Affiliation: College of Arts and Sciences, Department of Mathematics
Other Affiliation: Department of Biomedical Engineering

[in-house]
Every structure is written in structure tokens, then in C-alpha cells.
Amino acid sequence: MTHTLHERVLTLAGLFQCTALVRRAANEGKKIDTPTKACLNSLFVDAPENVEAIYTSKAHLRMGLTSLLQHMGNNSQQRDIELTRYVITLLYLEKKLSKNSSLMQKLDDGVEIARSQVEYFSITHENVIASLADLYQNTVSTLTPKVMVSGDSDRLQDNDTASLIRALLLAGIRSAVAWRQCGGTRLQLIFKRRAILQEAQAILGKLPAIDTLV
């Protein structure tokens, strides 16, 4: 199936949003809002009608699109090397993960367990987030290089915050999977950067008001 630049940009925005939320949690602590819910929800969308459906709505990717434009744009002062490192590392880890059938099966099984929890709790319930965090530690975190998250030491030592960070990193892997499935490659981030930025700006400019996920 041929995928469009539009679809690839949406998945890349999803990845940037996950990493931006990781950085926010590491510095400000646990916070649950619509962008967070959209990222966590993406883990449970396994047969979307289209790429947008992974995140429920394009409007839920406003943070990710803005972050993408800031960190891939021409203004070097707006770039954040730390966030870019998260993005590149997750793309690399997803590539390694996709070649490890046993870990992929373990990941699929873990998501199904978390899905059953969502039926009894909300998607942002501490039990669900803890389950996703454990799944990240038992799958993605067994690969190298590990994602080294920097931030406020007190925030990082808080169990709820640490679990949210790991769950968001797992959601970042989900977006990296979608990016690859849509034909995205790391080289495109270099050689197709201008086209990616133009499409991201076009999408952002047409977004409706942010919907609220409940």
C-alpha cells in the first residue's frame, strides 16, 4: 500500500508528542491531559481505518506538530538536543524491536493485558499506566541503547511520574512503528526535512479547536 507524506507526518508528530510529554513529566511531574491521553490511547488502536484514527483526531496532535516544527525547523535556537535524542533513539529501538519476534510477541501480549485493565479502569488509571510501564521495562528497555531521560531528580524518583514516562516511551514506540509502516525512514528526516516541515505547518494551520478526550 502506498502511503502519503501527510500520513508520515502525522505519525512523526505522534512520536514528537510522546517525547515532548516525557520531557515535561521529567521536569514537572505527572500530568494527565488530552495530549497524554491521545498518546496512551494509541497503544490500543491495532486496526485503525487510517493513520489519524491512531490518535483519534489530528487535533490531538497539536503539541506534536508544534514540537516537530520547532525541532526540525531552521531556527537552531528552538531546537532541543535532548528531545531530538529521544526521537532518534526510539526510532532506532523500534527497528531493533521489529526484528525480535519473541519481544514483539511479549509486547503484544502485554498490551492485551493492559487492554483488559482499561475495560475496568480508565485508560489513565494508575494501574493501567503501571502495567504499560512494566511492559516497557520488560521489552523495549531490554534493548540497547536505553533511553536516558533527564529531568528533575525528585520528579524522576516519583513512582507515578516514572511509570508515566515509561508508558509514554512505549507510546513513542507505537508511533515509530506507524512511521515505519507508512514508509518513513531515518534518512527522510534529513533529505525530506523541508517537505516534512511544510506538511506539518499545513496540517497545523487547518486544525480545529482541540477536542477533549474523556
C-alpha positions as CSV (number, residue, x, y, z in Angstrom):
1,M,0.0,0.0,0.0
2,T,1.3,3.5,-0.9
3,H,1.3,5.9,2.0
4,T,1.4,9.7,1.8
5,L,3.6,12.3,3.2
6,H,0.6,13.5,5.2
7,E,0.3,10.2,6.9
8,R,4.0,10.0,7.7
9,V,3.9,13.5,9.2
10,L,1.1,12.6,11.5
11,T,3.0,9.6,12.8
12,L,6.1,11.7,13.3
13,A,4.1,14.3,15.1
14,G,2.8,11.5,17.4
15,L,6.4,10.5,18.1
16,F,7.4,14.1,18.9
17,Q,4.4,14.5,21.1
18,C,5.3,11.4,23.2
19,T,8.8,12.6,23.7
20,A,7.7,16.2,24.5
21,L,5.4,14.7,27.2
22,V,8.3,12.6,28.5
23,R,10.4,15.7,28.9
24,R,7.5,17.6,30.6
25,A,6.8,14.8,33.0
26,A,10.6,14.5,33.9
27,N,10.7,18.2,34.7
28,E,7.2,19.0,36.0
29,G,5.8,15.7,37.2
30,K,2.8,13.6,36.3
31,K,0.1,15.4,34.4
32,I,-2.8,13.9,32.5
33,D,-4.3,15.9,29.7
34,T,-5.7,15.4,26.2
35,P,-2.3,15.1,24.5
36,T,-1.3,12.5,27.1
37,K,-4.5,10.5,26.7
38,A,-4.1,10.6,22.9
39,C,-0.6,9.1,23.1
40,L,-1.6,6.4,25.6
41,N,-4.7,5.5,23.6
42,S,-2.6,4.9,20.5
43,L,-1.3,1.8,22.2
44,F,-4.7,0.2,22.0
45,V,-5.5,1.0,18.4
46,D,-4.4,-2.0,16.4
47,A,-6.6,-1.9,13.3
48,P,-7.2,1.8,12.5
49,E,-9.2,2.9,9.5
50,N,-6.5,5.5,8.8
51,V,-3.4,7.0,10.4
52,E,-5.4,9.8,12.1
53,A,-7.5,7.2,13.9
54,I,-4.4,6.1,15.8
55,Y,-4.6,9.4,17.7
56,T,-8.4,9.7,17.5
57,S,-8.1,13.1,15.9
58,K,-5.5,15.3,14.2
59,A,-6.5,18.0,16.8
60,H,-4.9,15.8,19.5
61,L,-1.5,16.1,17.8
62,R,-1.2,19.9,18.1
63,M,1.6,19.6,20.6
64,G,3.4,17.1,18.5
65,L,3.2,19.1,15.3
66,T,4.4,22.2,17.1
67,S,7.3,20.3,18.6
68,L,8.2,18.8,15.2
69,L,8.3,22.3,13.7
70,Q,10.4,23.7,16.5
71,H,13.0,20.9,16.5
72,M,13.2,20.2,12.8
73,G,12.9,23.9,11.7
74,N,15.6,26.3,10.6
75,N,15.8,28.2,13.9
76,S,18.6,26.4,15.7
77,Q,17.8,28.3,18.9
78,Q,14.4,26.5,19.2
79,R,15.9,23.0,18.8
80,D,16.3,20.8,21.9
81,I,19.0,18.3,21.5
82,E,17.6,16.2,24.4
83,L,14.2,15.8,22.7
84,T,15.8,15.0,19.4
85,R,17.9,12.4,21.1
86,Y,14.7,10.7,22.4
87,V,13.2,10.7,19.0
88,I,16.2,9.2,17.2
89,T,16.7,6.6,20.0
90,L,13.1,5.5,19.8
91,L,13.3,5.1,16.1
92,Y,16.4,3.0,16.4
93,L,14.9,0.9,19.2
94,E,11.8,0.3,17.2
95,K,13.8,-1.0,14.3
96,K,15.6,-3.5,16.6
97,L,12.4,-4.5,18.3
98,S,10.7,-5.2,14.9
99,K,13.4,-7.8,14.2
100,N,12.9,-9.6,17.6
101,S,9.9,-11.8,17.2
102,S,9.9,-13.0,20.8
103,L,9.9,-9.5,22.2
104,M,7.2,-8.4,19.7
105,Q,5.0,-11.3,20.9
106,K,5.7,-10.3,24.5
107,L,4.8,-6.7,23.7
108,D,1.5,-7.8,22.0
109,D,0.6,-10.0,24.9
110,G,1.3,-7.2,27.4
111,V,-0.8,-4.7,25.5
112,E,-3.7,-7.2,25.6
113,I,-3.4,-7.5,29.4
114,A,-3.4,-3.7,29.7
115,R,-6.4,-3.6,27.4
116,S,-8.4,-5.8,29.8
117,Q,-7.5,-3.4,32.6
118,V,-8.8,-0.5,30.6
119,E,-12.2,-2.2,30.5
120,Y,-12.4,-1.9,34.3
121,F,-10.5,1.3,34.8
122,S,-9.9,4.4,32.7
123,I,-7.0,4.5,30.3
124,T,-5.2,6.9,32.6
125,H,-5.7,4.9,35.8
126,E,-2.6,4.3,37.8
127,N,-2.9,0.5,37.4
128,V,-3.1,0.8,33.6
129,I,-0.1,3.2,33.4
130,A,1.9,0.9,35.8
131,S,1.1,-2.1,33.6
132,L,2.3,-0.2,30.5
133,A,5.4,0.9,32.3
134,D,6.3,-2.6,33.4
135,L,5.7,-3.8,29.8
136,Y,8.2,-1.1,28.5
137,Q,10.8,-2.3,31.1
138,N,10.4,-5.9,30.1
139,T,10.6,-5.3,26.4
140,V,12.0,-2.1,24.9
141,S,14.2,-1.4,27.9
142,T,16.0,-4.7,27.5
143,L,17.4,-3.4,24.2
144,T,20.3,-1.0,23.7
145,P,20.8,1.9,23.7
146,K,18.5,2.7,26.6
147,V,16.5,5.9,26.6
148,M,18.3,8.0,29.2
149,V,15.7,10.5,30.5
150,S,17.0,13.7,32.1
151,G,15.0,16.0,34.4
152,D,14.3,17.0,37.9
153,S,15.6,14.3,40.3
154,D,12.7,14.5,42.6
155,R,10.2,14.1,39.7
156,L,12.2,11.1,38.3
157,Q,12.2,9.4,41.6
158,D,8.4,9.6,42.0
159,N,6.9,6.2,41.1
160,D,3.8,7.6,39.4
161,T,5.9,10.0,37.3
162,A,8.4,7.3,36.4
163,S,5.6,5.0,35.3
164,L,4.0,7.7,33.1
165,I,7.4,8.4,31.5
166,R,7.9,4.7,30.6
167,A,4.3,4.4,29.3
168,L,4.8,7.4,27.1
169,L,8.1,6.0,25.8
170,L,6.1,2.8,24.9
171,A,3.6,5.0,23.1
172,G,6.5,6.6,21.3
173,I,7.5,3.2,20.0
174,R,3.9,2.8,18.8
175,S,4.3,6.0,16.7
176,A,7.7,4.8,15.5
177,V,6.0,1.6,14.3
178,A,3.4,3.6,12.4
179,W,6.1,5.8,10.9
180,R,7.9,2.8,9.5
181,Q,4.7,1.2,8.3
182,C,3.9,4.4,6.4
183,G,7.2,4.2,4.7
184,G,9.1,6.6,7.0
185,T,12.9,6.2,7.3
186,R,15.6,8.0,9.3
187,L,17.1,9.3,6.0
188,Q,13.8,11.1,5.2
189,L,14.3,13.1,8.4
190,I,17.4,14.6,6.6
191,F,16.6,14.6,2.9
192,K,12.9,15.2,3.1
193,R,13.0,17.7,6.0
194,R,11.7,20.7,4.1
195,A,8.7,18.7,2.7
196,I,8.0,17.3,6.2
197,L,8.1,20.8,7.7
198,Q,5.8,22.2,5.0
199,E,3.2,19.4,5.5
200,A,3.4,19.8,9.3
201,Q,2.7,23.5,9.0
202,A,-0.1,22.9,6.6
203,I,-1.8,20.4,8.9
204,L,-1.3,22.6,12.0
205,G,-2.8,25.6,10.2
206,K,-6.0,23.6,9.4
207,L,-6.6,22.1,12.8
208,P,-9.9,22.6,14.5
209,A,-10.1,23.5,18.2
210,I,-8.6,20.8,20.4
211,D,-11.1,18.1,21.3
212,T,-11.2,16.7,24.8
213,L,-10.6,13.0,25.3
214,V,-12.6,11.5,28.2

Diffusion, playing a vital role in countless biological and synthetic processes, is one of the most fundamental transport mechanisms and thus essential to virtually any field, including physics, medicine, engineering, and even economics. Motile “particles”, such as bacteria or self-propelled colloids, spread diffusively through disordered media. An accumulation of particles in such an environment will thus spread until the final distribution is homogeneous. This project will demonstrate an exotic form of diffusion in which, while particles instantaneously move diffusively, an ensemble of them will not spread over time but localize. This localization effect is considered exclusive to electrons, but we will demonstrate the first macroscopic system with analogous properties.